Don Beason Closes Door on Lobbying Career
Posted August 15, 2007
Updated August 16, 2007
Raleigh, N.C. — Don Beason, the lobbyist who loaned $500,000 to then-House Speaker Jim Black in 2000, plans to end his career as a registered lobbyist at the General Assembly.
In an statement , Beason wrote, "late yesterday, I contacted the Secretary of State informing her that I wish to resign as a registered lobbyist effective immediately. I want to provide my clients with the opportunity to make other arrangements for representation before the North Carolina General Assembly. I enjoyed my work and appreciate the opportunity I had to serve my clients. However, I feel this is the right thing for me to do."
Black testified at his state sentencing hearing on corruption charges that Beason loaned him the money in June 2000 to upgrade a building Black owned. Black wanted to lease to a nonprofit booster group for downtown Charlotte.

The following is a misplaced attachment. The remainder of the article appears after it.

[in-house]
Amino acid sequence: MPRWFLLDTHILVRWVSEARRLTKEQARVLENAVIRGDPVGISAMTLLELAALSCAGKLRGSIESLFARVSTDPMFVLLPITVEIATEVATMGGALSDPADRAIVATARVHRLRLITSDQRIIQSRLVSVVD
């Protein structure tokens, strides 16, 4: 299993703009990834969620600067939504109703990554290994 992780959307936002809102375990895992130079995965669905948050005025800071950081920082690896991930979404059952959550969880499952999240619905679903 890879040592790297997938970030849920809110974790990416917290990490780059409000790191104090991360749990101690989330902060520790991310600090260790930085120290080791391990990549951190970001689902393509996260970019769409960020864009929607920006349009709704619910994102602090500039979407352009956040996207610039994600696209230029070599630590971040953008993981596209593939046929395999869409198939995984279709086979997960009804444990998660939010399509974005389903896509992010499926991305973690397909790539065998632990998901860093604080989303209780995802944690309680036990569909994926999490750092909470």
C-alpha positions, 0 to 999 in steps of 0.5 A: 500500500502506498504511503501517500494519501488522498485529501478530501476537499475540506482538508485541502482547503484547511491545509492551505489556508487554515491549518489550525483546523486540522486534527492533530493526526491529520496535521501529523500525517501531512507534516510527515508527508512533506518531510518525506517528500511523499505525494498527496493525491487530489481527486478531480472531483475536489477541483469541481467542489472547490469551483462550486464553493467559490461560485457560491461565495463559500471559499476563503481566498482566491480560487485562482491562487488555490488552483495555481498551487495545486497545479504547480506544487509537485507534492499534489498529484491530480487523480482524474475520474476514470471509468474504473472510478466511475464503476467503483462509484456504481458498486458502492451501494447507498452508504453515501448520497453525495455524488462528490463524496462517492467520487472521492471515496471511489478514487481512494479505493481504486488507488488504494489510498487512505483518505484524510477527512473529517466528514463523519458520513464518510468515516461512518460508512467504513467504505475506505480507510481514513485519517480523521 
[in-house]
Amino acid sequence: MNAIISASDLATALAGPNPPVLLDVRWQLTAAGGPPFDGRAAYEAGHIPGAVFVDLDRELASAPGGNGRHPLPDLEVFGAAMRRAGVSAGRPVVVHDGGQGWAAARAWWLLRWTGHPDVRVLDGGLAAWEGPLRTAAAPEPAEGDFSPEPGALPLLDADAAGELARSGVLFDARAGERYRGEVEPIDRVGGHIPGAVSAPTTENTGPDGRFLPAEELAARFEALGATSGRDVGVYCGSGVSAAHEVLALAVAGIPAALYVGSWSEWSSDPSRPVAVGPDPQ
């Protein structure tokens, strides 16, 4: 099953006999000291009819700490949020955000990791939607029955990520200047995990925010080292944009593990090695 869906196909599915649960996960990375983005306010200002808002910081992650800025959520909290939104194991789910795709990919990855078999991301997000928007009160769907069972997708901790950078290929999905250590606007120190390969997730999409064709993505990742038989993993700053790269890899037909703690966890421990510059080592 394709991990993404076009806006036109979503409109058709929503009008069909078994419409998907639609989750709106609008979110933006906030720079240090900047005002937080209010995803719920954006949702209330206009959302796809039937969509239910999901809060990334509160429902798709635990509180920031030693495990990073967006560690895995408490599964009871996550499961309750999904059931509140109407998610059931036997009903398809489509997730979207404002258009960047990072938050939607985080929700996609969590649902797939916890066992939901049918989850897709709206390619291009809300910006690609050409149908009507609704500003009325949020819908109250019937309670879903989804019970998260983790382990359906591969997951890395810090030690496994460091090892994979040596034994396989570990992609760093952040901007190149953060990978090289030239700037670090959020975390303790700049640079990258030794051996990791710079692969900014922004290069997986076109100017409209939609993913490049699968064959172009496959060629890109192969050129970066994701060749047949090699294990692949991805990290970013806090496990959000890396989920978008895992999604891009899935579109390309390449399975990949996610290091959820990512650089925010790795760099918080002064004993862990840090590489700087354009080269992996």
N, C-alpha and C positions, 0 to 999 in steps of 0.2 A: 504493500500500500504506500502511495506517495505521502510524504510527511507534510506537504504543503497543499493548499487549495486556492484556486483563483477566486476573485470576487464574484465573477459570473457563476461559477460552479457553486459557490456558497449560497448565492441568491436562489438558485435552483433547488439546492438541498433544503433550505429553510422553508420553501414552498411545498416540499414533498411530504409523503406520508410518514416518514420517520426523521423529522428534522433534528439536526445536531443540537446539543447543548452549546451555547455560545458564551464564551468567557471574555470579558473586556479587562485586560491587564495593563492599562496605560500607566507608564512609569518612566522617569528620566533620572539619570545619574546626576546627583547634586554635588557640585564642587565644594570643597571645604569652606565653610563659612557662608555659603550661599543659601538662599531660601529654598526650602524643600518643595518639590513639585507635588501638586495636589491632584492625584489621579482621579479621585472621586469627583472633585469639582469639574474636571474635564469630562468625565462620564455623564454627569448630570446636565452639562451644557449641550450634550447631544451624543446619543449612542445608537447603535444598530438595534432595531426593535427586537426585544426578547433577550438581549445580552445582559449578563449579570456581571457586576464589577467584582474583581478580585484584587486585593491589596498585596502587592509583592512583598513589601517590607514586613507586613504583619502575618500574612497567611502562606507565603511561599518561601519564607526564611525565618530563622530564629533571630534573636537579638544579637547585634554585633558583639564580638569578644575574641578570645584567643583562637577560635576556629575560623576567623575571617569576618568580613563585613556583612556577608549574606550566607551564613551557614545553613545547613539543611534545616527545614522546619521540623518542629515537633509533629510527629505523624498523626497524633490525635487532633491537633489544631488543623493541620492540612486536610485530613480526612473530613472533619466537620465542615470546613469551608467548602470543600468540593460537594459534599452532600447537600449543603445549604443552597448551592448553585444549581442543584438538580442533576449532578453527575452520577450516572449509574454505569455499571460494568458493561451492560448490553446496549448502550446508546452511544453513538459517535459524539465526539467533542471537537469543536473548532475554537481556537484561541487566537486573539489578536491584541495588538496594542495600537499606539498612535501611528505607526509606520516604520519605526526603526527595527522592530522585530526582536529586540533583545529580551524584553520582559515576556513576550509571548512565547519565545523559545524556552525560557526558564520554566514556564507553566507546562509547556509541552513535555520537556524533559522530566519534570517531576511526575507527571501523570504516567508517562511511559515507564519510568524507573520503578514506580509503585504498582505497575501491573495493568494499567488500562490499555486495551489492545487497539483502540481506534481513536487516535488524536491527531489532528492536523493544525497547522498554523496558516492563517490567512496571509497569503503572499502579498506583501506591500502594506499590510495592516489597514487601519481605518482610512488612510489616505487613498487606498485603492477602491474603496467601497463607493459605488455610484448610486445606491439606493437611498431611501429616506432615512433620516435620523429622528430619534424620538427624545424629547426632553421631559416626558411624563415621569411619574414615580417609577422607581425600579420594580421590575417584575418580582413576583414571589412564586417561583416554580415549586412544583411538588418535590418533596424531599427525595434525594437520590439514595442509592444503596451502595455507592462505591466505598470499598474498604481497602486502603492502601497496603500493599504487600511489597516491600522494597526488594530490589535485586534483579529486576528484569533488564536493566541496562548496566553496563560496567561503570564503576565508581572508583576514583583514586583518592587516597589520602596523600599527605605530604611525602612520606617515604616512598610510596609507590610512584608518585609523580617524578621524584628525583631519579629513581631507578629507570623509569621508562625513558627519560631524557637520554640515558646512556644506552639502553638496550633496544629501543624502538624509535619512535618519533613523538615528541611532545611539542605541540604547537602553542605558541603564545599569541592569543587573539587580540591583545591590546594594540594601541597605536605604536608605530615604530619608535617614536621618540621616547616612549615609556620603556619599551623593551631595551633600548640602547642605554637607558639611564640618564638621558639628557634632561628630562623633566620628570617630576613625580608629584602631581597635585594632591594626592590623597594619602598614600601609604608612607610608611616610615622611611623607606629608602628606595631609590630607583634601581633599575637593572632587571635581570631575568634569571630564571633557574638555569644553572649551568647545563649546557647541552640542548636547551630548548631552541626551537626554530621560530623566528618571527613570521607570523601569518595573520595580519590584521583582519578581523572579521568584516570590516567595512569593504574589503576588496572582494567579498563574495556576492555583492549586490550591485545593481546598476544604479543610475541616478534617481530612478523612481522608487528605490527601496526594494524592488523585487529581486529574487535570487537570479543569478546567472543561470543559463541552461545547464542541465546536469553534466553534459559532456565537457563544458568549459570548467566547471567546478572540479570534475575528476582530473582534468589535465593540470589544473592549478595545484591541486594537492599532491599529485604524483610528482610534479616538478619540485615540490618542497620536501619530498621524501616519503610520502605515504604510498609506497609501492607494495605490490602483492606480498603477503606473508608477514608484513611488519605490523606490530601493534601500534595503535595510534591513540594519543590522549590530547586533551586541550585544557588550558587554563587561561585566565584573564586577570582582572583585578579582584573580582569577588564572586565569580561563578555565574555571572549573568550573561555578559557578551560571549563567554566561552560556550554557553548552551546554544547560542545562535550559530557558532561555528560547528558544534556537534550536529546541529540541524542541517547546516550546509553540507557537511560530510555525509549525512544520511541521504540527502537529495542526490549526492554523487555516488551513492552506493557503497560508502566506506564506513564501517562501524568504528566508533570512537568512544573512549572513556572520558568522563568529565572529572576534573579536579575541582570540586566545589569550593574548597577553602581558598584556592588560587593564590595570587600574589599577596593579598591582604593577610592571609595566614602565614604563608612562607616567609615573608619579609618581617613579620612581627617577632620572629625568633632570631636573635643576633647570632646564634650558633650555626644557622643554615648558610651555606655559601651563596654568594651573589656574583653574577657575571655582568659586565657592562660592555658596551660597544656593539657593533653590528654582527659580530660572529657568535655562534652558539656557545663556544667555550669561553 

The money briefly showed up in Black's campaign account, but eventually was returned to Beason. Beason apologized soon after the hearing, calling the transaction "a serious error in judgment."
Beason, who has already written a letter of intent to resign from the North Carolina Professional Lobbyist Association, must submit his resignation forms to the North Carolina's Secretary of State's office.
Beason was named the No. 1 lobbyist at the General Assembly during the 2005-06 session in a survey of legislators, lobbyists and reporters by the nonpartisan North Carolina Center for Public Policy Research.
Beason has worked in the past with high-profile companies such as Progress Energy and AT&T, according to state filings. Now, many of those same clients like BB&T and Albemarle Mental Health are dropping the lobbyist. In addition, Catawba County suspended Beason's contract.
"They don't want to be associated in any way with a scandal they don't have anything to do with. So, it damages the relationship whether it's reputation or whatever between client and lobbyist," said Ran Coble, of the N.C. Center for Public Policy Research.
Last year, Beason spoke out about dangerous lobbying reforms at a North Carolina State Bar Association conference.
"Tough ethics laws do not provide strong ethical behavior," he said.
Beason has not been charged with any wrongdoing.